IT SOUNDS TOO GOOD TO BE TRUE, BUT IDYLLIC ITALIAN VILLAGES WILL PAY YOU TO MOVE THERE

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Outside the Raven in Mount Pleasant last week, I had a sudden urge to smoke a cigarette and I offered a smoker on the sidewalk a dollar for a smoke. He looked into his pack, counted his remaining cigarettes, and said no. Consider that for that same dollar, which apparently can’t even buy a single cigarette here in America, I could buy an entire authentic Italian house in the picturesque town of Ollolai, on the island of Sardinia. I blame the Federal Reserve. (I have no idea what the Federal Reserve is or does.)

But no, seriously, you could own a really nice Italian house in a really nice Italian island village for one dollar. But you have to act fast.

The population of the town of Ollolai, which sits on the wooded slopes of Mt. San Basilio Magno in Sardinia, has dwindled to only 1,300. With the local birth rate slowed to a trickle (so much for the mythical Italian lustiness), and the town facing imminent disappearance, the local government decided to just pay people to move there. Surprisingly (or maybe not surprisingly), it’s worked so far. They’ve received so many applications through the website, that they decided to stop taking applications on February 7th. If you want a free house, homemade pasta for every meal, and to reenact all the sunbathing scenes in “Call Me By Your Name,” you better get your paperwork together.

There are a few conditions, though. (There always are.) The 200 stone houses Ollolai are offering for sale are dilapidated and in need of serious repair; officials estimate it’ll take between twenty and thirty thousand euros to make each house habitable. Purchasers will be required to renovate the houses within three years, and won’t be allowed to sell them for five years. There’s also an income requirement, but it’s pretty low; I meet it, so you shouldn’t have anything to worry about unless you’re reading this from under a literal bridge.

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But even if you don’t make the February 7th deadline for Ollolai houses, there are other Italian towns that’ll give you free houses – some of them will even pay you to move there. (Seriously, what is happening in Italy?) The town of Candela, in Puglia, will pay you up to two thousand euros to relocate there. What’s to stop someone from showing up with a suitcase, collecting their check at City Hall, and then skipping town in the middle of the night? (Asking for a friend.) As recently as the late Nineties, Candela had over 8,000 residents, but today numbers barely 2,700. As in Ollolai, there are conditions: you have to earn more than 7500 euros a year, you have to agree to become a permanent resident of the town, and you have to rent a local house. If you can meet those requirements, you’re golden. Candela’s near the spur of the Italian boot, and only an hour from the coast; the mayor of Candela says “life quality here rocks,” which is funny because isn’t this the same guy who’s literally paying people thousands of dollars to move to his empty town?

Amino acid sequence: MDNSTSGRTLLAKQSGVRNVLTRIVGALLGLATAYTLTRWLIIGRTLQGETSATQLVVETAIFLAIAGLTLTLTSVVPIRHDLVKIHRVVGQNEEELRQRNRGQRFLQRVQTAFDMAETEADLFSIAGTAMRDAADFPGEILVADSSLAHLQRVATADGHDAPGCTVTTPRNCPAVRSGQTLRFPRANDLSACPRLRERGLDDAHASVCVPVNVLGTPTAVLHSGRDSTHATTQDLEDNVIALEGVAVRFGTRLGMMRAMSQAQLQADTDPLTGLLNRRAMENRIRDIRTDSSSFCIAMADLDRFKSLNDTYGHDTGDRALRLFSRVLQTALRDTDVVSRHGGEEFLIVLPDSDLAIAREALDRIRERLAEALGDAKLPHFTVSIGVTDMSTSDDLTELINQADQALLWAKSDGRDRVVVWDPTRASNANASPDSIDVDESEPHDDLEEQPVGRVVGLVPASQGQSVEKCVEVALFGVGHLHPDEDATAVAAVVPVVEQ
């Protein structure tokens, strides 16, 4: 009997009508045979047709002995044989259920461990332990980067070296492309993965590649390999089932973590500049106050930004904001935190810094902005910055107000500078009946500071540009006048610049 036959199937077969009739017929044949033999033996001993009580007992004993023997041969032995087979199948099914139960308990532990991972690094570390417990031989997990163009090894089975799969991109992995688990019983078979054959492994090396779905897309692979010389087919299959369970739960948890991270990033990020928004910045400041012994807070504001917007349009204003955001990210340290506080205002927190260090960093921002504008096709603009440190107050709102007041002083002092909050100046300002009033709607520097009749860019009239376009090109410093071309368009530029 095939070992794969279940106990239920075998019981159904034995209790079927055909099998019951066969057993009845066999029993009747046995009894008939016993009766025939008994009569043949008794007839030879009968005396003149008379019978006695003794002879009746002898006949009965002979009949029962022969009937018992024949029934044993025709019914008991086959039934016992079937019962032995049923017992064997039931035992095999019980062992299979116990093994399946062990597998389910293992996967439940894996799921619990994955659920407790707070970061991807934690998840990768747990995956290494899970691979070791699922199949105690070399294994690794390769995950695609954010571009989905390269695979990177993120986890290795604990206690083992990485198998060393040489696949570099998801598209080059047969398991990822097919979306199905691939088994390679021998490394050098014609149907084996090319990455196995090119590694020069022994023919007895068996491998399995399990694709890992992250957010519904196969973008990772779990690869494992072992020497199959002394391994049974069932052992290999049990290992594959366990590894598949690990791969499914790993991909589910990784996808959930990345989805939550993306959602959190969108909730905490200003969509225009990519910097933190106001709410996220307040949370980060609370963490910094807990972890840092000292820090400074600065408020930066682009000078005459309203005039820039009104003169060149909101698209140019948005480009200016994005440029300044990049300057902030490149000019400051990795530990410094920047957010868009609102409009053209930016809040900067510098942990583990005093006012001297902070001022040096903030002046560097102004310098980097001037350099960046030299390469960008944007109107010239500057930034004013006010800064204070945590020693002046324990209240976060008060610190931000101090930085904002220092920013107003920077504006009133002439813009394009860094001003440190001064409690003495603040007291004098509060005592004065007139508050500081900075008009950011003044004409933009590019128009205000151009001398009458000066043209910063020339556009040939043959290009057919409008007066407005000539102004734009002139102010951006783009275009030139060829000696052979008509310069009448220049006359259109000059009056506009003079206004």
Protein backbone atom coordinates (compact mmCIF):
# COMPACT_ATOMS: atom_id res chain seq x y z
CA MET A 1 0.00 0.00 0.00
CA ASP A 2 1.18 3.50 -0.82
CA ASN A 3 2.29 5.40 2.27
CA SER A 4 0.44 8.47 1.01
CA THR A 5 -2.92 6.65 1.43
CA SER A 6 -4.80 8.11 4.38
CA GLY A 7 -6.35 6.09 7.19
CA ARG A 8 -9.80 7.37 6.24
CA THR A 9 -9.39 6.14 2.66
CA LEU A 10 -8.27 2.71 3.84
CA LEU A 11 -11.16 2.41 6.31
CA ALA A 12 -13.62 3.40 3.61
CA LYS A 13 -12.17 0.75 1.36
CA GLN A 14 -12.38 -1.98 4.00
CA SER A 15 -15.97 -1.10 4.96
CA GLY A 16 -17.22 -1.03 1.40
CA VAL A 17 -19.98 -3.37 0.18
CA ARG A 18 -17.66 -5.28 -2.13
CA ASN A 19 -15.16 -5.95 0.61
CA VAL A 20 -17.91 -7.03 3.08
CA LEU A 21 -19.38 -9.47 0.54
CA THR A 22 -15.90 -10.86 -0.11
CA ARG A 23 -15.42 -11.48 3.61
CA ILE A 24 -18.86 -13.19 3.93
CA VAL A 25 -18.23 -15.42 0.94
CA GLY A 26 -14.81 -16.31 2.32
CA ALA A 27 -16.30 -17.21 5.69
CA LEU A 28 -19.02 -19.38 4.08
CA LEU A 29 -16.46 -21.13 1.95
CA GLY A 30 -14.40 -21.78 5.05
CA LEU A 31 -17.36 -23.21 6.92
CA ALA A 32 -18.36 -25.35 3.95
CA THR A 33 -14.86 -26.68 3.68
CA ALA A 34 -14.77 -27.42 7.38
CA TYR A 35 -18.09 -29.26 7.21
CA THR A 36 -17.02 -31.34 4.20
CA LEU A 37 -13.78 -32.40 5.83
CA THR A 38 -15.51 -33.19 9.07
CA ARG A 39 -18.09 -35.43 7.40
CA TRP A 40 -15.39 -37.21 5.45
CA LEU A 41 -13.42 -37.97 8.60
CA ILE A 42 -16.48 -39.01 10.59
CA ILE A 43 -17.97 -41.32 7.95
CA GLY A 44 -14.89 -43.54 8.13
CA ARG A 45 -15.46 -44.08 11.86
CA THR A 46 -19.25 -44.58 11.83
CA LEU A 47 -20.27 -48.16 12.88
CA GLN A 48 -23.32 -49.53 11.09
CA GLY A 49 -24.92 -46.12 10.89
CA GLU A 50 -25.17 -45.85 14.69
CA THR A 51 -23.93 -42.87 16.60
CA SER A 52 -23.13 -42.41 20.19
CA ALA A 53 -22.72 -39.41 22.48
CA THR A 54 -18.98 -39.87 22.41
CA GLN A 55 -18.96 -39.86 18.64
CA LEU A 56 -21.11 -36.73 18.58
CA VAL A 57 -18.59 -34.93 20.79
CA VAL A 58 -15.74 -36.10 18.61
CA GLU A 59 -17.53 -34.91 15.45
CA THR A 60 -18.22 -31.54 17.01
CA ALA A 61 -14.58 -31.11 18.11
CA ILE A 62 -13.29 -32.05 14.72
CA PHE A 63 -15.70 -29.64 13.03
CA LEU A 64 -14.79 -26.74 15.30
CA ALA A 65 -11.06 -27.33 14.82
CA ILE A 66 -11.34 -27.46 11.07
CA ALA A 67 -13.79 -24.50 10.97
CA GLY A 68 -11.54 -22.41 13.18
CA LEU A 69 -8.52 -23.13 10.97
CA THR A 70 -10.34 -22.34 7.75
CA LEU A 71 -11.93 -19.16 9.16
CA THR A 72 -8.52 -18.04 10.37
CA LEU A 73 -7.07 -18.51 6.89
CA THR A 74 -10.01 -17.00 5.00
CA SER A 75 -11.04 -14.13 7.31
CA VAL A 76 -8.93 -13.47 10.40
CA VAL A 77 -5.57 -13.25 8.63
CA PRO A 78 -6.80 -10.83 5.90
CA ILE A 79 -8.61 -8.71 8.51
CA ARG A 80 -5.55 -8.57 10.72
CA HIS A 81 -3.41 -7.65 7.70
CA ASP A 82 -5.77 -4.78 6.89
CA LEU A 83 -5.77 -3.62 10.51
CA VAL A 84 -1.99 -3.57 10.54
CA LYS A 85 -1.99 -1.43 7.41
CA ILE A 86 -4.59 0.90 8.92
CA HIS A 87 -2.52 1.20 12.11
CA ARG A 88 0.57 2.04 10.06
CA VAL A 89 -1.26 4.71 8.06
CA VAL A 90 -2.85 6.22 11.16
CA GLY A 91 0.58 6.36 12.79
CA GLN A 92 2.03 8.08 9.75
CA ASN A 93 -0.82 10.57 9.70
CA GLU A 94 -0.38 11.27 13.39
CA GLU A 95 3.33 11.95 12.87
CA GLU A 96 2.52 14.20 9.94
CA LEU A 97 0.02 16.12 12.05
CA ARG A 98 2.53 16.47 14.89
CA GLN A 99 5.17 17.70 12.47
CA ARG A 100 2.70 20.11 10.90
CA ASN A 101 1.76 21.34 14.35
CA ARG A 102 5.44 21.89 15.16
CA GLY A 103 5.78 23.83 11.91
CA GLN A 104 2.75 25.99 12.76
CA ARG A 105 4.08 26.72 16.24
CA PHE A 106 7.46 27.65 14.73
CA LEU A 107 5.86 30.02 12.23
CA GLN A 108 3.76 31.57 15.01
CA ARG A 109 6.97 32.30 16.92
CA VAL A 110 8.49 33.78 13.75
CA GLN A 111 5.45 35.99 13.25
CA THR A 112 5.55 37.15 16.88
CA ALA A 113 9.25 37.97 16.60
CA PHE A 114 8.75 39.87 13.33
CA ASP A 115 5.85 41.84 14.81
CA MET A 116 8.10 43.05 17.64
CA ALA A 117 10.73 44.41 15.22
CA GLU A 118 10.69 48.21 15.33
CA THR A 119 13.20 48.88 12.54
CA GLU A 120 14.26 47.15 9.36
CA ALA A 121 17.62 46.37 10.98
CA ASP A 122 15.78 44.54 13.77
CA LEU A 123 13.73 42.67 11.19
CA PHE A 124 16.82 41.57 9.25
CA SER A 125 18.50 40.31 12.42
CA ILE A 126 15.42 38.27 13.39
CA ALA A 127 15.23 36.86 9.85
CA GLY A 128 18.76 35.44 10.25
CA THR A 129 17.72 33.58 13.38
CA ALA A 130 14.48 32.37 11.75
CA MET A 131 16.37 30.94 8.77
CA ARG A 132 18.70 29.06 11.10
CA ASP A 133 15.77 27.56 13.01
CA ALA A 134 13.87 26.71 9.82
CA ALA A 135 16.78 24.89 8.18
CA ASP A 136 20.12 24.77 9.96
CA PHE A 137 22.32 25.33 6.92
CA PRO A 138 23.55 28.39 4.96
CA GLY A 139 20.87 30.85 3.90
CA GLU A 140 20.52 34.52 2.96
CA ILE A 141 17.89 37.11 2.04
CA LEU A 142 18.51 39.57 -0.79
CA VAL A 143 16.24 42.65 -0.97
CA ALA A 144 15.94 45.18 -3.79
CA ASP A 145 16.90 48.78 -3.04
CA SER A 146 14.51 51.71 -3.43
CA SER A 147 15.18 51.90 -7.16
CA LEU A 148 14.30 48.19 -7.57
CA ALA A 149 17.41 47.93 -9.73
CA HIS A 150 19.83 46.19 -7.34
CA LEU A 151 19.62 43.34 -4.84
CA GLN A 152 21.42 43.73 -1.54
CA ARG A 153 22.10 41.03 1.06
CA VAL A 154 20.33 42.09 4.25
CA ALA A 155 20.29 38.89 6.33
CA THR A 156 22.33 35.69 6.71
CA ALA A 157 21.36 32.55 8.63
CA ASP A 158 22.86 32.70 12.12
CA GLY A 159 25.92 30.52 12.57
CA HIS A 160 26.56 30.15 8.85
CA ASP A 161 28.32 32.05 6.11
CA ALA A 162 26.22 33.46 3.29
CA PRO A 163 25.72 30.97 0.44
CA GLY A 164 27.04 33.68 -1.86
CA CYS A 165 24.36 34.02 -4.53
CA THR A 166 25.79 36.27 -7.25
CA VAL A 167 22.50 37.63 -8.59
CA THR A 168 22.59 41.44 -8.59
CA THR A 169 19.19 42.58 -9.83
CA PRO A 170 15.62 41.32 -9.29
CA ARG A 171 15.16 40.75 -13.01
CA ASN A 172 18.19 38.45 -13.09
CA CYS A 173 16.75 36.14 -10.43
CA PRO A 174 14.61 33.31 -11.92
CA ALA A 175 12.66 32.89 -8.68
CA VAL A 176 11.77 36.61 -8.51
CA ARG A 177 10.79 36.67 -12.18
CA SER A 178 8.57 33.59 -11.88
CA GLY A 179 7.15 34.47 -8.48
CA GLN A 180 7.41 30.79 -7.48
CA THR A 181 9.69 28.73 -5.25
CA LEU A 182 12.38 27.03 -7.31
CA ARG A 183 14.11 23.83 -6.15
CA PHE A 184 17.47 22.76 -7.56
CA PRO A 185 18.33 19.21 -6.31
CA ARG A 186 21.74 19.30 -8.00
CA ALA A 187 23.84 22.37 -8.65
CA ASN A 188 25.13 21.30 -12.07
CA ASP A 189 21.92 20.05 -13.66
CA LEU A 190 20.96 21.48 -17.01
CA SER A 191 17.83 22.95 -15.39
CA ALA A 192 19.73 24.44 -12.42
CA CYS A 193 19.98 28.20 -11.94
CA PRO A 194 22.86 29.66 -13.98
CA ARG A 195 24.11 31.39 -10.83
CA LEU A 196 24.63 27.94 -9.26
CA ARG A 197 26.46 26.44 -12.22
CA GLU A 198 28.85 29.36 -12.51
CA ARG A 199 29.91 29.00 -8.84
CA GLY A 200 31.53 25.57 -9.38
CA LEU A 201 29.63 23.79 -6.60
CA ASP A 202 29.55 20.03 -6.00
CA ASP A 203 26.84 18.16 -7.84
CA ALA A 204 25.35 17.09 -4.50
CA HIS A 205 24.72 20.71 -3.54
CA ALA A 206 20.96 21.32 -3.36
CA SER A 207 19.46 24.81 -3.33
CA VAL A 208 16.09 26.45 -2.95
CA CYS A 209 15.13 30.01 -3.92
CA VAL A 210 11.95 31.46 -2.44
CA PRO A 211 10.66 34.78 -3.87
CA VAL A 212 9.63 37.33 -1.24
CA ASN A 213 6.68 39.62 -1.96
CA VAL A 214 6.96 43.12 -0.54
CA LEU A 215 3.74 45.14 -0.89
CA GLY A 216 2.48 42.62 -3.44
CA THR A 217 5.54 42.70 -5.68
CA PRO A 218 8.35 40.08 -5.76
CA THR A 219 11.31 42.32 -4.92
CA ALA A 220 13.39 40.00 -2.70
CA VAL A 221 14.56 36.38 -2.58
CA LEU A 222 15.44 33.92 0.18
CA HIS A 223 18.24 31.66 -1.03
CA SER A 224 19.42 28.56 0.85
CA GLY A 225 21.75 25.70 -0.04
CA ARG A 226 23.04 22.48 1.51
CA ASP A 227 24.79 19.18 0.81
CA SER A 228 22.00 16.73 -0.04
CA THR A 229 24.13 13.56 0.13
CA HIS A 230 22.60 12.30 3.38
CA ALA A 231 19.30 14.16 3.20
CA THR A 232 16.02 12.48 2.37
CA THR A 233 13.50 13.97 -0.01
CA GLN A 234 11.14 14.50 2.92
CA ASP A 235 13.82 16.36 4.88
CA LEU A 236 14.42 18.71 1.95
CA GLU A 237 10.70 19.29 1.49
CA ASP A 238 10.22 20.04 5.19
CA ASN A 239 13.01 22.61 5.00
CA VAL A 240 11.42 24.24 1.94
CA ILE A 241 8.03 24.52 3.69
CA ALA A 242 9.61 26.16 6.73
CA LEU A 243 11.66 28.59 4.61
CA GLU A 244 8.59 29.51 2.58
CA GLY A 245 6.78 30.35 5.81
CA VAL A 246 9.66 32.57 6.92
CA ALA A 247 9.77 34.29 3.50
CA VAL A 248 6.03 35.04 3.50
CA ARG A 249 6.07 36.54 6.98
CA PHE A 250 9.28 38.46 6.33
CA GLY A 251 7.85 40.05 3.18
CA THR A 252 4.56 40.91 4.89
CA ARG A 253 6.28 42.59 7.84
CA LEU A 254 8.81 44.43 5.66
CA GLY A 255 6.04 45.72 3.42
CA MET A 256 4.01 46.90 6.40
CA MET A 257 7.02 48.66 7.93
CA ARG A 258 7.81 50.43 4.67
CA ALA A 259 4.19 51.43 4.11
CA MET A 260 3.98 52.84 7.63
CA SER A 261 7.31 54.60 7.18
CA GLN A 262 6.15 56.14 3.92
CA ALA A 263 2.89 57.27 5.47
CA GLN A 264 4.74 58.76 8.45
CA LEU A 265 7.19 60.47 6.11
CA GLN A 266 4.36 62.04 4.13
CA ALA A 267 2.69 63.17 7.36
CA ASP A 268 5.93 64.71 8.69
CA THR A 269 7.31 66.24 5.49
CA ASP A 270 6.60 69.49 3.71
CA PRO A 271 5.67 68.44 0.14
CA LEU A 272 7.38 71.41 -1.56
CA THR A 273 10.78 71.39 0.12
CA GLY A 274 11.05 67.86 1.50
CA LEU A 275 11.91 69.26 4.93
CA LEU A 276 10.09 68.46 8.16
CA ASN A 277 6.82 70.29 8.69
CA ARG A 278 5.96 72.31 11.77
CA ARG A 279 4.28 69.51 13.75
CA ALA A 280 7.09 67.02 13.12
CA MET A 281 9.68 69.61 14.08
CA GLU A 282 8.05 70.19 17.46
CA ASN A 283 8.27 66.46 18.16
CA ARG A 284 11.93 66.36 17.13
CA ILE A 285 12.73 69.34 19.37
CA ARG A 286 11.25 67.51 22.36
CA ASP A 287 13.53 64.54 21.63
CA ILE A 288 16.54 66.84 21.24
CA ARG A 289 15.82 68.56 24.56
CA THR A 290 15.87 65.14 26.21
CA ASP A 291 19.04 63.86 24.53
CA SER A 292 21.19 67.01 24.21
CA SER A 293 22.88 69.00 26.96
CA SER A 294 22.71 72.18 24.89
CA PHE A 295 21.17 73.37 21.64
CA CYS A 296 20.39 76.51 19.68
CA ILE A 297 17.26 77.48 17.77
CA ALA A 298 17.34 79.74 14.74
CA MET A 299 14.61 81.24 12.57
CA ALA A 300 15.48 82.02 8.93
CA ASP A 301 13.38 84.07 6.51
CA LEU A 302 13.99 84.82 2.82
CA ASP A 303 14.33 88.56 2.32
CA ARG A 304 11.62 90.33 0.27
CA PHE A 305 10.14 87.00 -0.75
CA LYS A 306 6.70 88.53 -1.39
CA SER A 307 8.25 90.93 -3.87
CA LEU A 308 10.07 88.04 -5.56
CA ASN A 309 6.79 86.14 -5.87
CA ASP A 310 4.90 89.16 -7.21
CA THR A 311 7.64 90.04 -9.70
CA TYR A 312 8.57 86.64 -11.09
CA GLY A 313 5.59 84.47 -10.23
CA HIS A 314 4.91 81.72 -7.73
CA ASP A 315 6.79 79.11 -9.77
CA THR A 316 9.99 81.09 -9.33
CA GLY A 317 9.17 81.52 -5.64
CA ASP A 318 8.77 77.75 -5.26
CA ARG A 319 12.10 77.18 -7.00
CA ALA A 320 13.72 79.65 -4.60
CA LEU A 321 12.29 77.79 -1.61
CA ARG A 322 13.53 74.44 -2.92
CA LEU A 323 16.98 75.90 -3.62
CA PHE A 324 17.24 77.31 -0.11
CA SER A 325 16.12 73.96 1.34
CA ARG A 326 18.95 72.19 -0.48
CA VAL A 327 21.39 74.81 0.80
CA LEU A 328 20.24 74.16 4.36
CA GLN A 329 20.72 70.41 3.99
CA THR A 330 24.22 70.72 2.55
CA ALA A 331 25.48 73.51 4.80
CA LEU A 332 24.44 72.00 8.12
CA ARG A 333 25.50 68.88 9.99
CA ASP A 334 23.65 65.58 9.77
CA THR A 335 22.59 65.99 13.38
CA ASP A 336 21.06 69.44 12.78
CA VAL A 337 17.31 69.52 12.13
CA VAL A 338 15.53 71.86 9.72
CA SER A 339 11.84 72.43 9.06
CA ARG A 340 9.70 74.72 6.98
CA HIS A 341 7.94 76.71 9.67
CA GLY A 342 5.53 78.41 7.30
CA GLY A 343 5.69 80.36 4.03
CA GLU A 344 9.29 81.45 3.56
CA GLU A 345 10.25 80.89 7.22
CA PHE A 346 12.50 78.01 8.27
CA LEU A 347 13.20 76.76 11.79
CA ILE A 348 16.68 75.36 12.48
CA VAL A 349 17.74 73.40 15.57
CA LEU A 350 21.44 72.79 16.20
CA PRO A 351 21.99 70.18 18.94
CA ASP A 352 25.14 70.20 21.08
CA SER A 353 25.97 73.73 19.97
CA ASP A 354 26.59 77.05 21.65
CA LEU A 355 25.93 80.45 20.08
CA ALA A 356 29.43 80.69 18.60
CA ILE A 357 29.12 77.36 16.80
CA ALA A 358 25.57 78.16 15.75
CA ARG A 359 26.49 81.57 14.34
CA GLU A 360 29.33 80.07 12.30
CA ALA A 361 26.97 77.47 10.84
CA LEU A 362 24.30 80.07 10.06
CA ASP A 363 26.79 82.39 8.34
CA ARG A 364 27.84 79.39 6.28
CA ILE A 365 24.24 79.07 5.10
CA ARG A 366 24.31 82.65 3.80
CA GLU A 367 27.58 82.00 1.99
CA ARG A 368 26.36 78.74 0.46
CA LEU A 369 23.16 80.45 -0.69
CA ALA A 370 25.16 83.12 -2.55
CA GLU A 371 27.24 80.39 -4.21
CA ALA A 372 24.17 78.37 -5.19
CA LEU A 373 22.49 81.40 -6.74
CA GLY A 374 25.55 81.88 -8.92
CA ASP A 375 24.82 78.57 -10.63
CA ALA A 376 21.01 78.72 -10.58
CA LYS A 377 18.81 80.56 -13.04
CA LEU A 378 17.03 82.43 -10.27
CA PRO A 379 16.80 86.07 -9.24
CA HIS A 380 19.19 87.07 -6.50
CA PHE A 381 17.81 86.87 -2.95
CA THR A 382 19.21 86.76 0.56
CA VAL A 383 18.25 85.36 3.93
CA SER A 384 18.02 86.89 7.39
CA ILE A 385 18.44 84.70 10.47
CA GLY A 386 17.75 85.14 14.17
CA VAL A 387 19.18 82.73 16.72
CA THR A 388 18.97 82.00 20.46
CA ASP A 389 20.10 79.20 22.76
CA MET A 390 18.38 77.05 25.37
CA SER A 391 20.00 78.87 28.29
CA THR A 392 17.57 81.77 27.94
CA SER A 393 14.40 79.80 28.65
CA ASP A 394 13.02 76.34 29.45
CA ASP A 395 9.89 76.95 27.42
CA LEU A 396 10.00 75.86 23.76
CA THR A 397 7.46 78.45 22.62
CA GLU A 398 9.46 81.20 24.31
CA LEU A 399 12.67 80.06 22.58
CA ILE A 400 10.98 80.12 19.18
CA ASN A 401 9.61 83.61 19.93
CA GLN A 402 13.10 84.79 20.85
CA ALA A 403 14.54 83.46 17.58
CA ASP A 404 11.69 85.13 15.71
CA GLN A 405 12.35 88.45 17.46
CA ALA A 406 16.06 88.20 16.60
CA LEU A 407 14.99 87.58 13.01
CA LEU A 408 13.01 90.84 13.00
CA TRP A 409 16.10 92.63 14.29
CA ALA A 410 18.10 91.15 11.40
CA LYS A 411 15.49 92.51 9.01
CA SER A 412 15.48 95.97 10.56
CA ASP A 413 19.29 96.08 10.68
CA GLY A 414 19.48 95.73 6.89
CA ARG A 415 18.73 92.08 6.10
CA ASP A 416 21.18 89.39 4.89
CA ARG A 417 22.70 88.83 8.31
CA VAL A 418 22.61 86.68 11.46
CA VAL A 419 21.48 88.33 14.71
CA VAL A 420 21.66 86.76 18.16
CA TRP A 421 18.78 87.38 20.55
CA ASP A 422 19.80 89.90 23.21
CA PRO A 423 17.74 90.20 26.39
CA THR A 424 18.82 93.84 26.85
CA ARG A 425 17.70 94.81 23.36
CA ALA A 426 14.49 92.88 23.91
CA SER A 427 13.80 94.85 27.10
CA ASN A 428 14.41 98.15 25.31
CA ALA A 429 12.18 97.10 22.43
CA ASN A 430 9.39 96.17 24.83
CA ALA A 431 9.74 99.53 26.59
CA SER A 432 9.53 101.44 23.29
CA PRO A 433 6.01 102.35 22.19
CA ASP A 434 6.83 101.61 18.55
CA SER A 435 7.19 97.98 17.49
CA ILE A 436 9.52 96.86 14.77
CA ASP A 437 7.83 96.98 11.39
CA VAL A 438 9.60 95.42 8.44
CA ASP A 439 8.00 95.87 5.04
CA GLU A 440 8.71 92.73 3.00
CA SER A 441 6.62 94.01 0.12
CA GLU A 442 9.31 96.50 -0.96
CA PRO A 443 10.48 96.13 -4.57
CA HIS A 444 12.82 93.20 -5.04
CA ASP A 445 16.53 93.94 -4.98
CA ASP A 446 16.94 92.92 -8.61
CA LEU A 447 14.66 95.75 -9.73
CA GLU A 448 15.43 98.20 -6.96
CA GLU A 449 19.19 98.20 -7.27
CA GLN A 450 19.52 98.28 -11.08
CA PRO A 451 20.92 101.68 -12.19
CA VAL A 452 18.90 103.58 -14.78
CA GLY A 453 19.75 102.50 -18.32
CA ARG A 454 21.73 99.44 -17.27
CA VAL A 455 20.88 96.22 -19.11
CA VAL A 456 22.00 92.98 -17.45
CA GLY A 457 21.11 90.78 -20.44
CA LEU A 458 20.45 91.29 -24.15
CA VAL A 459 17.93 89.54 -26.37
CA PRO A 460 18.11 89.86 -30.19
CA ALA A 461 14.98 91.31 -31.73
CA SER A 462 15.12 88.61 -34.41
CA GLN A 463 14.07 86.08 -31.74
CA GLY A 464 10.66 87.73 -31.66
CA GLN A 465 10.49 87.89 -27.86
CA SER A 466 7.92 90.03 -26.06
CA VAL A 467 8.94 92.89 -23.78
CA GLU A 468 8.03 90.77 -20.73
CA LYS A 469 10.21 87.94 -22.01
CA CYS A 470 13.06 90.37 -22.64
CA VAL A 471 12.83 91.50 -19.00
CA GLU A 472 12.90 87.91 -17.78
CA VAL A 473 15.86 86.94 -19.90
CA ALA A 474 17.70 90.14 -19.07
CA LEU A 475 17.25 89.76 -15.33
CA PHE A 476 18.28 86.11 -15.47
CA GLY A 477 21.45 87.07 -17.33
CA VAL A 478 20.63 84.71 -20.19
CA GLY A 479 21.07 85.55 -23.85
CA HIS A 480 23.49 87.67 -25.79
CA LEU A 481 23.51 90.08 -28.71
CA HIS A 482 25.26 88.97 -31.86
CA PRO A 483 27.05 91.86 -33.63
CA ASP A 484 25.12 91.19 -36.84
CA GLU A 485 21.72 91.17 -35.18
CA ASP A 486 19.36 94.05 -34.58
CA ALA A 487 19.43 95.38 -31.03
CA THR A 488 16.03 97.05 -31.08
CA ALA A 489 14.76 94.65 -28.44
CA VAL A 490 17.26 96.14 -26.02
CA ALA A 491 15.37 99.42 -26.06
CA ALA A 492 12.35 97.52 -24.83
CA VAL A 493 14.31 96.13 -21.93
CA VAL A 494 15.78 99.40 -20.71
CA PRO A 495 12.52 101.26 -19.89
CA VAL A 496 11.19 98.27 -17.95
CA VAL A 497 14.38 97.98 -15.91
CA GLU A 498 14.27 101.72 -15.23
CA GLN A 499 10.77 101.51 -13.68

Another rural Italian town, called Bormida (population 394), made a similar offer – two grand to go live there – and have gotten eleven families to relocate so far. Bormida’s deal is actually the best one of all; on top of the cash payment, you also get super cheap rent of only fifty euros a month. According to news articles, there are four restaurants, one shop, and a library in the small village. The manager of one of the four restaurants told The Guardian that, “there’s nothing much to do here, but we have … forests, goats, and the church.” Oh, you have goats and a church? Let’s get this party started then.

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Though it seems desperate, this strategy has actually succeeded in repopulating and revitalizing small villages all over Italy. Waiting lists for each town are a mile long and, more importantly, each new call for residents gets more press than its predecessor. A town in Lazio of only 12 permanent residents was so successful in rebranding itself that it now gets 800,000 visitors a year, and towns all over the country have attracted tourists, and some new residents, by using the “scattered hotel” model, by which abandoned homes are refurbished and rented out as vacation lodging.  Of course, the plan that’s worked best is the one where they just give you money to come and live there.  My new retirement plan is to play a few of these mayors against each other, and get a bidding war going.  I’ll have a villa and a check for a half-million euros in no time.

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